One of the earliest data processing systems originated in the mid 1960’s and focused specifically on clinical data management. As these systems (now known as hospital information systems) began to garner attention, the healthcare industry began to see the development of electronic medical record systems. The original systems were nowhere near as functional as modern methods of maintaining medical information. Also in the 1960’s, the development of the Problem Oriented Medical Record by Larry Weed introduced the idea of using electronic methods of recording patient information.

Shortly thereafter, in 1972, the first electronic medical record system was developed by the Regenstrief Institute. Although this technology was the first of its kind, due to high costs, the systems were not initially attractive to physicians and used instead by government hospitals and visionary institutions. Into the 1990’s, personal computers were becoming more affordable and the Internet emerged. These innovations allowed for faster, easier access to information and the introduction of health information online – setting the stage for web-based EMR’s.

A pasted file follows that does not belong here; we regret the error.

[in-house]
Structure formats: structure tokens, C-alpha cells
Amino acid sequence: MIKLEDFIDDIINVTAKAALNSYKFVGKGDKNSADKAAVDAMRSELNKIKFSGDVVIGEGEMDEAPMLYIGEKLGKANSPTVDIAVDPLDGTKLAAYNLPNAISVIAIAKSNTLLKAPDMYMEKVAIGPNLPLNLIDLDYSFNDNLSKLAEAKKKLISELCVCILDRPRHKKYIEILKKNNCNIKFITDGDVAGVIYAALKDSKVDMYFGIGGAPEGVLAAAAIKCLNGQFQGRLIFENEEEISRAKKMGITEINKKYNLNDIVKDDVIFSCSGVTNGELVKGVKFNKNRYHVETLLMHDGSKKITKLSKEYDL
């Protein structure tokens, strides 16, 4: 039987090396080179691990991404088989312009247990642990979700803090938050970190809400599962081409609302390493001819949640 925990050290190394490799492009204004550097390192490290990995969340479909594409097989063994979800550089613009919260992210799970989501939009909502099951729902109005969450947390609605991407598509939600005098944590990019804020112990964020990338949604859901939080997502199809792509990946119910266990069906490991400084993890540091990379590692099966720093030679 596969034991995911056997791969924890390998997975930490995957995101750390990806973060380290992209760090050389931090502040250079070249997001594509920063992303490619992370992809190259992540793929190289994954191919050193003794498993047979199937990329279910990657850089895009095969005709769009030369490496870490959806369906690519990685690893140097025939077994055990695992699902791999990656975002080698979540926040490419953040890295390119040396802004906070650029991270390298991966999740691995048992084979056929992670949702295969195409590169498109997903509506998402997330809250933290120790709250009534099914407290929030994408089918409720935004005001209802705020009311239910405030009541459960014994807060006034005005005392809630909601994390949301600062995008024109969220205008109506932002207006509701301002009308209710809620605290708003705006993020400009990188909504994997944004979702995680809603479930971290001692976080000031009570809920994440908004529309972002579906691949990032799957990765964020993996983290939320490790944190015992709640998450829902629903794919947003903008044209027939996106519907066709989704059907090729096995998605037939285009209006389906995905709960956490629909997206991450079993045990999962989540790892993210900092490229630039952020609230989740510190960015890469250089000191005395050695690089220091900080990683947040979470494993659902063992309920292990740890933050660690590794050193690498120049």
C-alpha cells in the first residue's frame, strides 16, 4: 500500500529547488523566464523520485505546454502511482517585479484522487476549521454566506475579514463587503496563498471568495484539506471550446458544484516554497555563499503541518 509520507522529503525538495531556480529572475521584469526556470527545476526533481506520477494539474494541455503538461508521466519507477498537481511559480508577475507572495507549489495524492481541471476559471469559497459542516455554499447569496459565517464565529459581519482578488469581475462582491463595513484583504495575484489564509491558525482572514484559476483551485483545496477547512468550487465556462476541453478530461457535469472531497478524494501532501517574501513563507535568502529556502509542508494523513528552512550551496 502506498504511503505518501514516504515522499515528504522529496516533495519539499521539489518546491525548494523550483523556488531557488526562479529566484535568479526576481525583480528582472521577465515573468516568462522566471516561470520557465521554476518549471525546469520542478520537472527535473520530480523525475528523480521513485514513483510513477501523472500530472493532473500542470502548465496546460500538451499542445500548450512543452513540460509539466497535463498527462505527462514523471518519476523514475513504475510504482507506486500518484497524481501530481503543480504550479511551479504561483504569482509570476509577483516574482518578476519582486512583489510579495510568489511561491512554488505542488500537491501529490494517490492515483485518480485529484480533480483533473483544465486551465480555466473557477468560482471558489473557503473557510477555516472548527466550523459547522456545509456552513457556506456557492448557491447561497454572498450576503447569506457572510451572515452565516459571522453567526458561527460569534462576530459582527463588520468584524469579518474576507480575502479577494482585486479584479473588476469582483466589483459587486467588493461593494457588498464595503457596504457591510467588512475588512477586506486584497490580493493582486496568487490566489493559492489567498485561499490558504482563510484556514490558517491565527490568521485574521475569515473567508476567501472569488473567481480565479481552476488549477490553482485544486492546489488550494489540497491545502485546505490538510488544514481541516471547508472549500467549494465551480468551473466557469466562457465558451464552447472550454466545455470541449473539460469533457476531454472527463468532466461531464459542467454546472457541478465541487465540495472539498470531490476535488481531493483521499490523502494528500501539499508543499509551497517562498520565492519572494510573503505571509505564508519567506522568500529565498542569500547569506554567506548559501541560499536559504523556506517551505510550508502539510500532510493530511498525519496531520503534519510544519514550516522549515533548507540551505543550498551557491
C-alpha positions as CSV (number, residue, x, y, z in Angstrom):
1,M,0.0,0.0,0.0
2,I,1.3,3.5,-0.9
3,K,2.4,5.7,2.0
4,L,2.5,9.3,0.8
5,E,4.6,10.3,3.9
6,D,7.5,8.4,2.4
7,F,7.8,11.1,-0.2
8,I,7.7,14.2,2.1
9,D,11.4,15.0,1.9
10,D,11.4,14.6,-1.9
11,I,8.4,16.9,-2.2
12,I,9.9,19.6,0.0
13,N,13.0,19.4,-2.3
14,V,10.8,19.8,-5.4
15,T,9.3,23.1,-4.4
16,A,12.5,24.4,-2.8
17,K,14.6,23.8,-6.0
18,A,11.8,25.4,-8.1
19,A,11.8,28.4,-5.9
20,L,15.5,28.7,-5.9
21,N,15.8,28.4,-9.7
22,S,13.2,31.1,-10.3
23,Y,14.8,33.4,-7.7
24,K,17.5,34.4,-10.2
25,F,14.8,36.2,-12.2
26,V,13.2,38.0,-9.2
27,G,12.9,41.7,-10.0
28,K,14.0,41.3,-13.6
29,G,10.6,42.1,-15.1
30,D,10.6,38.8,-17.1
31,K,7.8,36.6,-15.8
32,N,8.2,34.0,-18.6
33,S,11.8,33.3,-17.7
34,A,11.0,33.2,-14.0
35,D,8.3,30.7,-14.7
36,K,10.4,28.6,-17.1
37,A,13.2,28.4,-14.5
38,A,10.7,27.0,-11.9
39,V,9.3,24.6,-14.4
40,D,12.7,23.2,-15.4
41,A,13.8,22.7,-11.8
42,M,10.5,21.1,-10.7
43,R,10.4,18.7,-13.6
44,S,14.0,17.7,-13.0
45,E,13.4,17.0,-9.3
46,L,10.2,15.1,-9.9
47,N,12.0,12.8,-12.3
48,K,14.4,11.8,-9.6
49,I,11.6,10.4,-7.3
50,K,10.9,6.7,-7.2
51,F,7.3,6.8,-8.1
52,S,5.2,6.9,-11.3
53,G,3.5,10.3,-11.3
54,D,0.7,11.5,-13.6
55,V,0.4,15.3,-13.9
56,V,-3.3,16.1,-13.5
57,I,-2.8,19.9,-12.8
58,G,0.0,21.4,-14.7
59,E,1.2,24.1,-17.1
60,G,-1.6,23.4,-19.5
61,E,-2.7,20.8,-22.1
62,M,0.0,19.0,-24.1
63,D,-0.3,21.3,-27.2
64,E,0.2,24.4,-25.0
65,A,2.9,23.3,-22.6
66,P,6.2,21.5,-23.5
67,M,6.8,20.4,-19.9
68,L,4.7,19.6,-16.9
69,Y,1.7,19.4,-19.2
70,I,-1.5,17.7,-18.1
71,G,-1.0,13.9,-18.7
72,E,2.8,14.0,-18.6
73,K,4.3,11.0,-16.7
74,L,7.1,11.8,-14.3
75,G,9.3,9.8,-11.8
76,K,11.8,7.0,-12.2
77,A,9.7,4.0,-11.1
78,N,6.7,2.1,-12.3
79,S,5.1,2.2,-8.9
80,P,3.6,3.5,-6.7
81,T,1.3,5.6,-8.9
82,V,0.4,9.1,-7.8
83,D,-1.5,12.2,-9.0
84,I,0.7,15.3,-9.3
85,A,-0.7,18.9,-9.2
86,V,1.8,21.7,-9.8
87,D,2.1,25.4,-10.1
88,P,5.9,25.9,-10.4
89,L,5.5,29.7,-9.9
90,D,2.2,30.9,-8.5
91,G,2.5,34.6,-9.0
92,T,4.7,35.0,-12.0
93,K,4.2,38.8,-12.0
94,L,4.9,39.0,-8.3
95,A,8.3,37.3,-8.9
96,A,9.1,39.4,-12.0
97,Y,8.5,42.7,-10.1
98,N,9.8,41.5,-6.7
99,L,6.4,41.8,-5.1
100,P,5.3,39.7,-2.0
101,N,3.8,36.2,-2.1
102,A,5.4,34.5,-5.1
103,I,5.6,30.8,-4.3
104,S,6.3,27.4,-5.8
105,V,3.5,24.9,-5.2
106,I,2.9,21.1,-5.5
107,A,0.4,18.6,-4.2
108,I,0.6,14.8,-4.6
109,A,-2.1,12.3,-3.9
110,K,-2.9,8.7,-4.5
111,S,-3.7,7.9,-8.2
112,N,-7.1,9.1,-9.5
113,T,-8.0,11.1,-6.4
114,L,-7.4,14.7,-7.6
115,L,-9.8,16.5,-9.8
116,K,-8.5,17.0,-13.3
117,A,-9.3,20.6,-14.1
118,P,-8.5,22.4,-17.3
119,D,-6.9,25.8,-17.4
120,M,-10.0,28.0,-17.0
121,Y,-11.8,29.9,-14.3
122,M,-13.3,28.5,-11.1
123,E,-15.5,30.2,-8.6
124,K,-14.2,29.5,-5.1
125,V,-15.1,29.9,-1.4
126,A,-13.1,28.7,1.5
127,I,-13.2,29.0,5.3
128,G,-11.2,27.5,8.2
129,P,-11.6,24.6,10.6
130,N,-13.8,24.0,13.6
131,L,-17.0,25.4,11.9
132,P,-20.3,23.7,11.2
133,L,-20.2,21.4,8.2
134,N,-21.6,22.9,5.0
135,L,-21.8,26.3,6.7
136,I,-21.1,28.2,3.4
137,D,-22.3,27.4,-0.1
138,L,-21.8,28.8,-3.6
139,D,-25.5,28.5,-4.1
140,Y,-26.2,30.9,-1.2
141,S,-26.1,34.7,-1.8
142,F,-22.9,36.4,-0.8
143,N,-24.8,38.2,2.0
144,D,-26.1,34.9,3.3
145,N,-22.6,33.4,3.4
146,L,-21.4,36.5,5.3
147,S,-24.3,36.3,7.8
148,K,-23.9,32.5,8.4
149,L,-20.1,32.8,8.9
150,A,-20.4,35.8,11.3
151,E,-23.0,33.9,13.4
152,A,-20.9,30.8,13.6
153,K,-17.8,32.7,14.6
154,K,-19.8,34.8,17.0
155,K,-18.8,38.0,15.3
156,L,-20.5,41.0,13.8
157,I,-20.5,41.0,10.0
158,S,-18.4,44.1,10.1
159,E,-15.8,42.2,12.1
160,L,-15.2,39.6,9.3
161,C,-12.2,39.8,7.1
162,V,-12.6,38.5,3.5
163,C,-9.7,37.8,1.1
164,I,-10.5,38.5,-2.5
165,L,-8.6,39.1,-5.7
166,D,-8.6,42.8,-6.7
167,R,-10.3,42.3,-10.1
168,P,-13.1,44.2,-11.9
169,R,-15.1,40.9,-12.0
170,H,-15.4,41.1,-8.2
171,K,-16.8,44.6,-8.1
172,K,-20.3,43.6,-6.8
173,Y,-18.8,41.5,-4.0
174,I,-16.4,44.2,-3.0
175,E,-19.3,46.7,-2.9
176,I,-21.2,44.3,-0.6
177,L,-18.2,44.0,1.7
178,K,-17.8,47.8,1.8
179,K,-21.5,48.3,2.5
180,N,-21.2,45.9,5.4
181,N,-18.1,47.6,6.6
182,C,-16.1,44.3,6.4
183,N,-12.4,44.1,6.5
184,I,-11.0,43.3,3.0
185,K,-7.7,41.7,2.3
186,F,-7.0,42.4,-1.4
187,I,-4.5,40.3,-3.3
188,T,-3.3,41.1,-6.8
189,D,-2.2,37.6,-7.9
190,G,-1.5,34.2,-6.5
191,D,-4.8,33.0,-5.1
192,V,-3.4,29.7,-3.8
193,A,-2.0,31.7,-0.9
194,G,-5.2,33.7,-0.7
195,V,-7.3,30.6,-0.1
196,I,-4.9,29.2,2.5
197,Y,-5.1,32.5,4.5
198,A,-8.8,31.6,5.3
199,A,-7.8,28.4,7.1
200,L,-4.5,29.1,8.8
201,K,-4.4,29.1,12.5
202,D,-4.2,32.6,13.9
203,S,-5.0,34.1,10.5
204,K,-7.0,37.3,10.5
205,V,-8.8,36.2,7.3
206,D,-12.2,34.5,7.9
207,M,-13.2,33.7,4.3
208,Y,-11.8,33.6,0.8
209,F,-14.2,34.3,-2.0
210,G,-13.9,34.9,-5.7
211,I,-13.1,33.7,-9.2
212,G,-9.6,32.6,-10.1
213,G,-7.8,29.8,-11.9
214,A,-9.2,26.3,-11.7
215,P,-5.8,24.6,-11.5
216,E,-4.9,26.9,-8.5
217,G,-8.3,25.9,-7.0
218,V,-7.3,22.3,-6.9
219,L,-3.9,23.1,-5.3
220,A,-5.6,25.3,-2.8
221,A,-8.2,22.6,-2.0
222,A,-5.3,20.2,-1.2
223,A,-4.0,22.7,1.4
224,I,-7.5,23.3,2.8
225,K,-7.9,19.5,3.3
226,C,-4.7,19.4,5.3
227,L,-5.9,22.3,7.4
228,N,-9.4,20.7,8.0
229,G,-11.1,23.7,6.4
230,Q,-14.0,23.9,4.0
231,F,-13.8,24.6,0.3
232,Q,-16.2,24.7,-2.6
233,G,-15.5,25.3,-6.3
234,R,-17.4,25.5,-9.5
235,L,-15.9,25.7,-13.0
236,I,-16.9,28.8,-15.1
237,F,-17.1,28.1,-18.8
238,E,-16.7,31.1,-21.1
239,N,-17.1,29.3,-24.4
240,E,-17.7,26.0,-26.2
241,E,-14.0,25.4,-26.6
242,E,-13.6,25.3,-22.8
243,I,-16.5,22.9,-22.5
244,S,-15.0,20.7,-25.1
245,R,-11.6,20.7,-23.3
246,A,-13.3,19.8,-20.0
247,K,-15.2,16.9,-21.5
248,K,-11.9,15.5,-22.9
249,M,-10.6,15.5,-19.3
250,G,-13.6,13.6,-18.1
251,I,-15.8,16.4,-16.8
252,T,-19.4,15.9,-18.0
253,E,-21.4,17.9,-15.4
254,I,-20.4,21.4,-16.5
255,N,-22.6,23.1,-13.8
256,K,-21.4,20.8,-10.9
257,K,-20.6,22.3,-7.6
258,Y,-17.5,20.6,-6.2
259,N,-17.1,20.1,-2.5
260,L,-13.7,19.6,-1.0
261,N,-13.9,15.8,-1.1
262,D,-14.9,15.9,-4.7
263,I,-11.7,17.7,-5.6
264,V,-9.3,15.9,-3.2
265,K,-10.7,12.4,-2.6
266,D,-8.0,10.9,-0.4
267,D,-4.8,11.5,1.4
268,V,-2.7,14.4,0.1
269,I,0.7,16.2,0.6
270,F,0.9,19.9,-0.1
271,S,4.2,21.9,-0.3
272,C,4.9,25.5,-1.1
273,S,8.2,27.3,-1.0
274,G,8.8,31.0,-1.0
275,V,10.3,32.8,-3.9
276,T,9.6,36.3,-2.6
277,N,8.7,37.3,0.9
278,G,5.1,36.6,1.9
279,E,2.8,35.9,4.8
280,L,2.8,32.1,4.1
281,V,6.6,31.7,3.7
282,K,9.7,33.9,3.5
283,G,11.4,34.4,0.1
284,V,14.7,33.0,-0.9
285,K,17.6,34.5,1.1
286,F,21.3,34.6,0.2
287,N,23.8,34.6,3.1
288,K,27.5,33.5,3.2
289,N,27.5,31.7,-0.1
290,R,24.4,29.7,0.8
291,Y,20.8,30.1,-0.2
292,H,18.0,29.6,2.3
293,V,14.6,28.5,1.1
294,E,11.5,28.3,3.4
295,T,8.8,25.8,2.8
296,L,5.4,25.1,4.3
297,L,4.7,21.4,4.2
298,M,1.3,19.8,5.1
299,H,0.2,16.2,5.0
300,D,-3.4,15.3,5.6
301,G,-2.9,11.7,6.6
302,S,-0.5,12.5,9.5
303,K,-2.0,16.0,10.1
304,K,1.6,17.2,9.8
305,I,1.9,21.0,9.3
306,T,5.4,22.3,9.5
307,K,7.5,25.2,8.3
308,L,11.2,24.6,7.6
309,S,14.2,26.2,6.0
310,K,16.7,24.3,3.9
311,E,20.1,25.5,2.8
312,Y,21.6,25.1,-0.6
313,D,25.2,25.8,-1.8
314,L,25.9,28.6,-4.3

In 1991, the Institute of Medicine made the case that by the year 2000, each physician’s office should be using computers in their practice in order to improve patient care. Although it was not turned into law, the Institute did provide a variety of recommendations to achieve that goal. As the emergence of EMR’s continued, there were also adjustments made to the rules and regulations surrounding privacy and confidentially of medical records. In 1996 the Health Insurance Portability and Accountability Act (HIPAA) was introduced in response to growing issues facing healthcare coverage, privacy and security in the United States. To follow disclosure and confidentiality regulations included in HIPPA, organizations have begun to shift to electronic systems to comply with these laws.

With the emergence of web-based software in the early 2000’s the need for electronic medical record systems to be developed through remotely-hosted systems became evident. The ability to access information remotely or store on a remote-system, made the electronic method of keep records more appealing and ultimately more affordable for physicians to implement into their practice. During President George W. Bush’s time in the Oval Office, the budget for healthcare IT projects was doubled; a new sub-cabinet position of National Health Information Coordinator was created, as well as the call for an industry-wide adoption of electronic health record systems by 2014. This mandate has been supported by President Obama as part of the American Recovery and Reinvestment Act (ARRA), a piece of legislation aimed at directing additional funding and incentives to healthcare professionals who adopt these electronic medical systems and follow the concept of “meaningful use” by the year 2014.


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